|Mirror [#1]||The Practice of the Presence of God.pdf||35,875 KB/Sec|
|Mirror [#2]||The Practice of the Presence of God.pdf||41,771 KB/Sec|
|Mirror [#3]||The Practice of the Presence of God.pdf||29,374 KB/Sec|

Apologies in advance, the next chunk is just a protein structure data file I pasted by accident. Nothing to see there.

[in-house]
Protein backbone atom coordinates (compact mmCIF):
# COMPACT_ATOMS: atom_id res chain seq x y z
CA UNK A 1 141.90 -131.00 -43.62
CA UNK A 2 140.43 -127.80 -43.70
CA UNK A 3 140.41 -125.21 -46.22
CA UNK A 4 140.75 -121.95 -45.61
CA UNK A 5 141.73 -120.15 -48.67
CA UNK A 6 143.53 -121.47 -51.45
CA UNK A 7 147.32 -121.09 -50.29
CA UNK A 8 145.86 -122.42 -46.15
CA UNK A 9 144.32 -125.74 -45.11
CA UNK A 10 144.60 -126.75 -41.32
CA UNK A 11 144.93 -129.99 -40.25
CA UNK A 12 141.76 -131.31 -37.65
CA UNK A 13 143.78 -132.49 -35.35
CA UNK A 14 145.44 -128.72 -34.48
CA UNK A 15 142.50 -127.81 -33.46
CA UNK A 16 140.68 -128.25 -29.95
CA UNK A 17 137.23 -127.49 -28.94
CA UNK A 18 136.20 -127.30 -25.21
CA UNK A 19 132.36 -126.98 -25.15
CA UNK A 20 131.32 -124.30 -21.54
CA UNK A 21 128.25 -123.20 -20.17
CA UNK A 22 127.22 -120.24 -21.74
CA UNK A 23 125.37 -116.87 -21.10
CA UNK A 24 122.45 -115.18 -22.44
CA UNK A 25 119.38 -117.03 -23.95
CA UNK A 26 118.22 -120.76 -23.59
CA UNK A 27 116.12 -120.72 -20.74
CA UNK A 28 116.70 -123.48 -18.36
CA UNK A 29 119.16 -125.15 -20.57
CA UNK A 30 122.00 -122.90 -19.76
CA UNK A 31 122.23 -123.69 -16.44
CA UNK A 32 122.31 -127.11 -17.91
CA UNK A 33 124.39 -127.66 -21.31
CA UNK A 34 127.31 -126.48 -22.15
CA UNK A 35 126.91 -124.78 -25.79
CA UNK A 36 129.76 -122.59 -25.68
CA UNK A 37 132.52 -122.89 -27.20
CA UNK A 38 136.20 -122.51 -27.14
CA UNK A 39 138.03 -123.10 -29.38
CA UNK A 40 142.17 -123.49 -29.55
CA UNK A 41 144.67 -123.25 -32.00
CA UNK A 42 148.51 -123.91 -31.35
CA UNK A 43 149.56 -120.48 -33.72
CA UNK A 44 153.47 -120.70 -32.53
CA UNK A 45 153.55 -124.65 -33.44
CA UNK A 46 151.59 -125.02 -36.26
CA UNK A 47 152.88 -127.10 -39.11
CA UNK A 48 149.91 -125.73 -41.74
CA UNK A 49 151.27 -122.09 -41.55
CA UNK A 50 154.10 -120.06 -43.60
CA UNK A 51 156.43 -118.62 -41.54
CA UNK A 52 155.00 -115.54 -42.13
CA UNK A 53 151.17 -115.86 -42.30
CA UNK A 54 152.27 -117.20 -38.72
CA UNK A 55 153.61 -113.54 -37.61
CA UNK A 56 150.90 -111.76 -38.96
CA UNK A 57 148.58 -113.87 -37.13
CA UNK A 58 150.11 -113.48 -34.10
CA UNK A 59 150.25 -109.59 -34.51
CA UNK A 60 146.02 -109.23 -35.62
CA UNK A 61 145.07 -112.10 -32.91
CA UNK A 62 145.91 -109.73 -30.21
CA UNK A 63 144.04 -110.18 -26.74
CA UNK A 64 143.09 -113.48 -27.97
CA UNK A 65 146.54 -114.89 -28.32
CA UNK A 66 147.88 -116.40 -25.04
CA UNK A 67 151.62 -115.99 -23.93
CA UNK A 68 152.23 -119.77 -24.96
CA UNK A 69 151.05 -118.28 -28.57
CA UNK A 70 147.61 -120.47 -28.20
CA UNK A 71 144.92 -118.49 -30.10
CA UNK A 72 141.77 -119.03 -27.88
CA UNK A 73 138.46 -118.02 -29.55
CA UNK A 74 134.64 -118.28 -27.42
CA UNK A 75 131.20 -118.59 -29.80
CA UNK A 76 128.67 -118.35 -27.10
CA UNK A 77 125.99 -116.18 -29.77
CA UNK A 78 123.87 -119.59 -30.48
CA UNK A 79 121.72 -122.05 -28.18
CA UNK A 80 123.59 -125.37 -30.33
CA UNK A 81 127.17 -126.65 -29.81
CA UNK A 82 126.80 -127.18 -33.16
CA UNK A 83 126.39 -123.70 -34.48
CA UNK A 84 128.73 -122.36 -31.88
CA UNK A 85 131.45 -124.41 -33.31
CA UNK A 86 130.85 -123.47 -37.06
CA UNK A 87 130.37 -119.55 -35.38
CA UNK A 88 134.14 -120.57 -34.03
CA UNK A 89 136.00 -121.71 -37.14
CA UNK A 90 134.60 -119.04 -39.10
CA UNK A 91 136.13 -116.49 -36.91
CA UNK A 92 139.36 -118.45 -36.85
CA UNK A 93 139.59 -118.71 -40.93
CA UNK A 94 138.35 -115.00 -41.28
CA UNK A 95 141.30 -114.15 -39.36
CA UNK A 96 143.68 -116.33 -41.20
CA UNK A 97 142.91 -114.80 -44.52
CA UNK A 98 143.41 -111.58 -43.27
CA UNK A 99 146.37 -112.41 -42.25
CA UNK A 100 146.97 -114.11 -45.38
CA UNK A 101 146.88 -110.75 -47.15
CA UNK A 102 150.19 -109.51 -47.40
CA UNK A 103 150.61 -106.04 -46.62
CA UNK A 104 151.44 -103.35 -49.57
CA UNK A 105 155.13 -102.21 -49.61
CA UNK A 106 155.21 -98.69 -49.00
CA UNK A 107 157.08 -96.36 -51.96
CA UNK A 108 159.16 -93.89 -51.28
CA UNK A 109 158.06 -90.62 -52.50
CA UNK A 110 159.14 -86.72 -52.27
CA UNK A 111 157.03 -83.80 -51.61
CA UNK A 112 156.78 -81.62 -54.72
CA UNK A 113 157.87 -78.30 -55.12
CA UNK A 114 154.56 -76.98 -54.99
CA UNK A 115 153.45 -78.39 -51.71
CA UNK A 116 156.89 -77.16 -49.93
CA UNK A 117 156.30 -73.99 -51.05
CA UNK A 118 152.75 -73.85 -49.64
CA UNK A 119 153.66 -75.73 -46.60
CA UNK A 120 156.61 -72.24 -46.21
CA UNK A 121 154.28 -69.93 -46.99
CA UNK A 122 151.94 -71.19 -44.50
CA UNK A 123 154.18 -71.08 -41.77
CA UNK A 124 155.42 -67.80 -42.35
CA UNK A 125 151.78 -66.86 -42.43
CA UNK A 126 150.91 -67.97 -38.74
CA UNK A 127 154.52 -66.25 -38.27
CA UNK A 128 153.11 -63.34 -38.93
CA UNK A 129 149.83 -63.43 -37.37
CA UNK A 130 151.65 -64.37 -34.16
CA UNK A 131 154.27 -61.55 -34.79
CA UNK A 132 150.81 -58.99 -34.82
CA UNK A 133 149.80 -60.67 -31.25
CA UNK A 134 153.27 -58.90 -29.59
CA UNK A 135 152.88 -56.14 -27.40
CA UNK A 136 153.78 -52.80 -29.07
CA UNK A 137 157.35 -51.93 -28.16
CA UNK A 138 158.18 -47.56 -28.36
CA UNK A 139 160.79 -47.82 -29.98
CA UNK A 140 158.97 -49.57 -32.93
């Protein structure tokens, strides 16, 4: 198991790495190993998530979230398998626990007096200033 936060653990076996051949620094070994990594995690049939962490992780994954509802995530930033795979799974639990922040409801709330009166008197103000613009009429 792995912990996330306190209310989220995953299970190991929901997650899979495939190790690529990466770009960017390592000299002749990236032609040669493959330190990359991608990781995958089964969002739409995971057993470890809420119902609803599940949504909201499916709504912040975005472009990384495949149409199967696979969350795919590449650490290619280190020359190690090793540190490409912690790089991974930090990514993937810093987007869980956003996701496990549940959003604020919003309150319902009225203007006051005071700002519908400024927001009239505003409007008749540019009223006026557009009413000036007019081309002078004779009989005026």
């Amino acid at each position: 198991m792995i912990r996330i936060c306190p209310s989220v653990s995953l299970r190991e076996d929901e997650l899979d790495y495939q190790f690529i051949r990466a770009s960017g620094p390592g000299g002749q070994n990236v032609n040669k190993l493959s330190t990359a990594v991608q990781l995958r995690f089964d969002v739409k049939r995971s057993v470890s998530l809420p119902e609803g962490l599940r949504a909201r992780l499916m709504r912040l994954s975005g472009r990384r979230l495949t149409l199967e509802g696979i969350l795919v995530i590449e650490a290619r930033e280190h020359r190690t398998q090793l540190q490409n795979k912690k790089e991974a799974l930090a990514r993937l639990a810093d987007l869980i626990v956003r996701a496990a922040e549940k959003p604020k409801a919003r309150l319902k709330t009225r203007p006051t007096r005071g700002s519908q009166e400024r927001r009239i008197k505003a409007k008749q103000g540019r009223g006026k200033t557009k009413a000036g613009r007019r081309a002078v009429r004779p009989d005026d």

The Practice of the Presence of God is a book of collected teachings of Brother Lawrence (born Nicholas Herman), a 17th-century Carmelite monk, compiled by Father Joseph de Beaufort. The compilation includes letters, as well as records of his conversations kept by Brother Lawrence's interlocutors. The basic theme of the book is the development of an awareness of the presence of God. The first conversation in the book recounts Brother Lawrence's conversion to Christianity at 18 years old: "...in the winter, seeing a tree stripped of its leaves, and considering that within a little time, the leaves would be renewed, and after that the flowers and fruit appear, he received a high view of the Providence and Power of GOD, which has never since been effaced from his soul." At the age of 24, Brother Lawrence joined the Discalced Carmelite order in Paris, taking the religious name "Lawrence of the Resurrection". He spent the rest of his life with this order, dying on 12 February 1691. During his time as a monk he was much preoccupied with the cultivating a keen sensitivity to the presence of God in everyday life. The text attempts to explain Lawrence's method of acquiring the presence of God. A summary of his approach can be gleaned from the following passages. "That he had always been governed by love, without selfish views; and that having resolved to make the love of GOD the end of all his actions, he had found reasons to be well satisfied with his method. That he was pleased when he could take up a straw from the ground for the love of GOD, seeking Him only, and nothing else, not even His gifts." "That in order to form a habit of conversing with GOD continually, and referring all we do to Him; we must at first apply to Him with some diligence: but that after a little care we should find His love inwardly excite us to it without any difficulty."